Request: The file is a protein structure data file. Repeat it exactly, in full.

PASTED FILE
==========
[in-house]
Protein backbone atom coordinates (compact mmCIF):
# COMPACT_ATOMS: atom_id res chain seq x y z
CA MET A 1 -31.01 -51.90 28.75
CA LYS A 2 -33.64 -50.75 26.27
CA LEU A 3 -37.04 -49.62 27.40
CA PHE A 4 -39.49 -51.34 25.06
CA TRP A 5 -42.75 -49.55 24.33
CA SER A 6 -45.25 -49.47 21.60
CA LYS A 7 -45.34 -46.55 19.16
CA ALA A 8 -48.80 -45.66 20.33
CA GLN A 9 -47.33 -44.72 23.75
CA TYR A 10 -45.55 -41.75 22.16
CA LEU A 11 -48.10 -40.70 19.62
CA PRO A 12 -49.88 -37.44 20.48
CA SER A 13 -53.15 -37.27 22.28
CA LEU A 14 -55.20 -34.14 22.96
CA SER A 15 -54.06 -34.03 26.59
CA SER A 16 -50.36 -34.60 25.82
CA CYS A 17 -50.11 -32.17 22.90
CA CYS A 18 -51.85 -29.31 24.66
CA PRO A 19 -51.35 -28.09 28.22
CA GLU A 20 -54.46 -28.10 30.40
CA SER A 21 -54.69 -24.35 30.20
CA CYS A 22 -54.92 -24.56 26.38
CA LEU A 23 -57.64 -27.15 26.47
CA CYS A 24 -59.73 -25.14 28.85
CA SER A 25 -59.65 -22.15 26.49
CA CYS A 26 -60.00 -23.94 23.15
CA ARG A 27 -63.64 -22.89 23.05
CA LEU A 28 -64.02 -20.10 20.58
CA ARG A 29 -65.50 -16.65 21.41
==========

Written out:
[in-house]
Protein backbone atom coordinates (compact mmCIF):
# COMPACT_ATOMS: atom_id res chain seq x y z
CA MET A 1 -31.01 -51.90 28.75
CA LYS A 2 -33.64 -50.75 26.27
CA LEU A 3 -37.04 -49.62 27.40
CA PHE A 4 -39.49 -51.34 25.06
CA TRP A 5 -42.75 -49.55 24.33
CA SER A 6 -45.25 -49.47 21.60
CA LYS A 7 -45.34 -46.55 19.16
CA ALA A 8 -48.80 -45.66 20.33
CA GLN A 9 -47.33 -44.72 23.75
CA TYR A 10 -45.55 -41.75 22.16
CA LEU A 11 -48.10 -40.70 19.62
CA PRO A 12 -49.88 -37.44 20.48
CA SER A 13 -53.15 -37.27 22.28
CA LEU A 14 -55.20 -34.14 22.96
CA SER A 15 -54.06 -34.03 26.59
CA SER A 16 -50.36 -34.60 25.82
CA CYS A 17 -50.11 -32.17 22.90
CA CYS A 18 -51.85 -29.31 24.66
CA PRO A 19 -51.35 -28.09 28.22
CA GLU A 20 -54.46 -28.10 30.40
CA SER A 21 -54.69 -24.35 30.20
CA CYS A 22 -54.92 -24.56 26.38
CA LEU A 23 -57.64 -27.15 26.47
CA CYS A 24 -59.73 -25.14 28.85
CA SER A 25 -59.65 -22.15 26.49
CA CYS A 26 -60.00 -23.94 23.15
CA ARG A 27 -63.64 -22.89 23.05
CA LEU A 28 -64.02 -20.10 20.58
CA ARG A 29 -65.50 -16.65 21.41